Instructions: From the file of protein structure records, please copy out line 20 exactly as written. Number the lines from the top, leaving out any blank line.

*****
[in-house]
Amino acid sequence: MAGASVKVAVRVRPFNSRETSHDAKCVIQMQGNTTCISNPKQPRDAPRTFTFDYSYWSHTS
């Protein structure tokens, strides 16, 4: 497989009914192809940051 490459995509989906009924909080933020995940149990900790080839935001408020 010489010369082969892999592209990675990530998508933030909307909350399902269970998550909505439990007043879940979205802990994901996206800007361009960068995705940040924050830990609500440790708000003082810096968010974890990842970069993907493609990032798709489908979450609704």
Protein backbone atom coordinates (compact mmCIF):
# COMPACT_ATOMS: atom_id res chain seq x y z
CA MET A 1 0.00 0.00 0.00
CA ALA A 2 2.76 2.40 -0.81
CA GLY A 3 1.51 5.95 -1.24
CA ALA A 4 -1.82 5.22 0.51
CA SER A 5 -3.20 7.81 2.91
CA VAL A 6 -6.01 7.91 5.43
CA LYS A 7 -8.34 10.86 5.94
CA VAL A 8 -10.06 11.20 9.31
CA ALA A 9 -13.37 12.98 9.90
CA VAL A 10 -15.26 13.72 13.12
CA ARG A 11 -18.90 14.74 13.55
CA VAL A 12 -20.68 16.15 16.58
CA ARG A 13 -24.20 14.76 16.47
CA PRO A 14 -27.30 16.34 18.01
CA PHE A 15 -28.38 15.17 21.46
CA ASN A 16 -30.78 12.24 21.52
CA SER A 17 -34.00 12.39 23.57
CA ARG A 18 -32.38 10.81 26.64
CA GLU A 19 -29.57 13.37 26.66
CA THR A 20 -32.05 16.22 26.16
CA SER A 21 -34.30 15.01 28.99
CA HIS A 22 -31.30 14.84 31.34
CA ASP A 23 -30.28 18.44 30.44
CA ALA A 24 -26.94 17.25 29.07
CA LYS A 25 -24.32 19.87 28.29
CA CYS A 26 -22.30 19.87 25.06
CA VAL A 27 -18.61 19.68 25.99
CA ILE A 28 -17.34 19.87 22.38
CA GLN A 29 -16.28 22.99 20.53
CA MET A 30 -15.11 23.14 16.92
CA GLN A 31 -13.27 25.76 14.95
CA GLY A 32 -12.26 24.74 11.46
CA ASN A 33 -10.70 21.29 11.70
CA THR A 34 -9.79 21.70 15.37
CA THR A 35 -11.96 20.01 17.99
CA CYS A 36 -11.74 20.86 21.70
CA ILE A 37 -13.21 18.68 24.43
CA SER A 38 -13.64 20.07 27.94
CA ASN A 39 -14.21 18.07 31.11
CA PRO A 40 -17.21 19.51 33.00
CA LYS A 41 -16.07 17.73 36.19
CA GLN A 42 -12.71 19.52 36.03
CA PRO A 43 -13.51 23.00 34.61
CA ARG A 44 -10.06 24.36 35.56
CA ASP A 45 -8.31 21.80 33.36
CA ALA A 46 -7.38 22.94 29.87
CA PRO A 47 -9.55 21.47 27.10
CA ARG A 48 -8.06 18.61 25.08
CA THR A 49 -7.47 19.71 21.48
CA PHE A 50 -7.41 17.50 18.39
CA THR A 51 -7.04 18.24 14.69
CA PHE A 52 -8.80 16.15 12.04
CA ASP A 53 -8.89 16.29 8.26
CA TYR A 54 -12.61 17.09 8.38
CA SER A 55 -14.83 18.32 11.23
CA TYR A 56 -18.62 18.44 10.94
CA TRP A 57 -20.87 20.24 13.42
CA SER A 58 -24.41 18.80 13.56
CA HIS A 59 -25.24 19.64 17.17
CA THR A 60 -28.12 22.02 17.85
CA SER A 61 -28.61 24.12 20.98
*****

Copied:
CA PHE A 15 -28.38 15.17 21.46